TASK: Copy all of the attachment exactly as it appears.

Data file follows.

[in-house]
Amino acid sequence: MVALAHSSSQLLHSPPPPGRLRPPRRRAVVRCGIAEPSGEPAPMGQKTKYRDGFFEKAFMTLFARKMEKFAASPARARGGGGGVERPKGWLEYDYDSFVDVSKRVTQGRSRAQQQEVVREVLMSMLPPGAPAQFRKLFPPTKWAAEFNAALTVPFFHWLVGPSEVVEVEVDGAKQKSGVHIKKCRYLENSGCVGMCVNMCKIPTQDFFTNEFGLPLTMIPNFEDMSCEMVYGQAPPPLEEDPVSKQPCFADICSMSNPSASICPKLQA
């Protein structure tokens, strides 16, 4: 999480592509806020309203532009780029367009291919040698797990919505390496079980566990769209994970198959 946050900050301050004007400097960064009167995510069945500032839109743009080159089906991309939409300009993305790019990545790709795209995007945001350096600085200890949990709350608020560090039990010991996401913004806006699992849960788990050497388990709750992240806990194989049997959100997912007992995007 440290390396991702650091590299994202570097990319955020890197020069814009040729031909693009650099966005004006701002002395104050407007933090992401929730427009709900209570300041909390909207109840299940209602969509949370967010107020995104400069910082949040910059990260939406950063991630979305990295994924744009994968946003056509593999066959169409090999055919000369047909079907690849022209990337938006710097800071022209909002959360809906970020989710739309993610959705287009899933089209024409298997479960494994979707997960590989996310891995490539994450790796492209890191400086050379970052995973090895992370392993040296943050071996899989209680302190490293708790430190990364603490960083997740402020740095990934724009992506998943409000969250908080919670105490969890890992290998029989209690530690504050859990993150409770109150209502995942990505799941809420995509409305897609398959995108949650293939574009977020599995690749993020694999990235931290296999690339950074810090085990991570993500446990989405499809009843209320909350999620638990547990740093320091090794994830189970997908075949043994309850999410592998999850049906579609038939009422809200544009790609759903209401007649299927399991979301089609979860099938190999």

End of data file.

[in-house]
Amino acid sequence: MVALAHSSSQLLHSPPPPGRLRPPRRRAVVRCGIAEPSGEPAPMGQKTKYRDGFFEKAFMTLFARKMEKFAASPARARGGGGGVERPKGWLEYDYDSFVDVSKRVTQGRSRAQQQEVVREVLMSMLPPGAPAQFRKLFPPTKWAAEFNAALTVPFFHWLVGPSEVVEVEVDGAKQKSGVHIKKCRYLENSGCVGMCVNMCKIPTQDFFTNEFGLPLTMIPNFEDMSCEMVYGQAPPPLEEDPVSKQPCFADICSMSNPSASICPKLQA
């Protein structure tokens, strides 16, 4: 999480592509806020309203532009780029367009291919040698797990919505390496079980566990769209994970198959 946050900050301050004007400097960064009167995510069945500032839109743009080159089906991309939409300009993305790019990545790709795209995007945001350096600085200890949990709350608020560090039990010991996401913004806006699992849960788990050497388990709750992240806990194989049997959100997912007992995007 440290390396991702650091590299994202570097990319955020890197020069814009040729031909693009650099966005004006701002002395104050407007933090992401929730427009709900209570300041909390909207109840299940209602969509949370967010107020995104400069910082949040910059990260939406950063991630979305990295994924744009994968946003056509593999066959169409090999055919000369047909079907690849022209990337938006710097800071022209909002959360809906970020989710739309993610959705287009899933089209024409298997479960494994979707997960590989996310891995490539994450790796492209890191400086050379970052995973090895992370392993040296943050071996899989209680302190490293708790430190990364603490960083997740402020740095990934724009992506998943409000969250908080919670105490969890890992290998029989209690530690504050859990993150409770109150209502995942990505799941809420995509409305897609398959995108949650293939574009977020599995690749993020694999990235931290296999690339950074810090085990991570993500446990989405499809009843209320909350999620638990547990740093320091090794994830189970997908075949043994309850999410592998999850049906579609038939009422809200544009790609759903209401007649299927399991979301089609979860099938190999």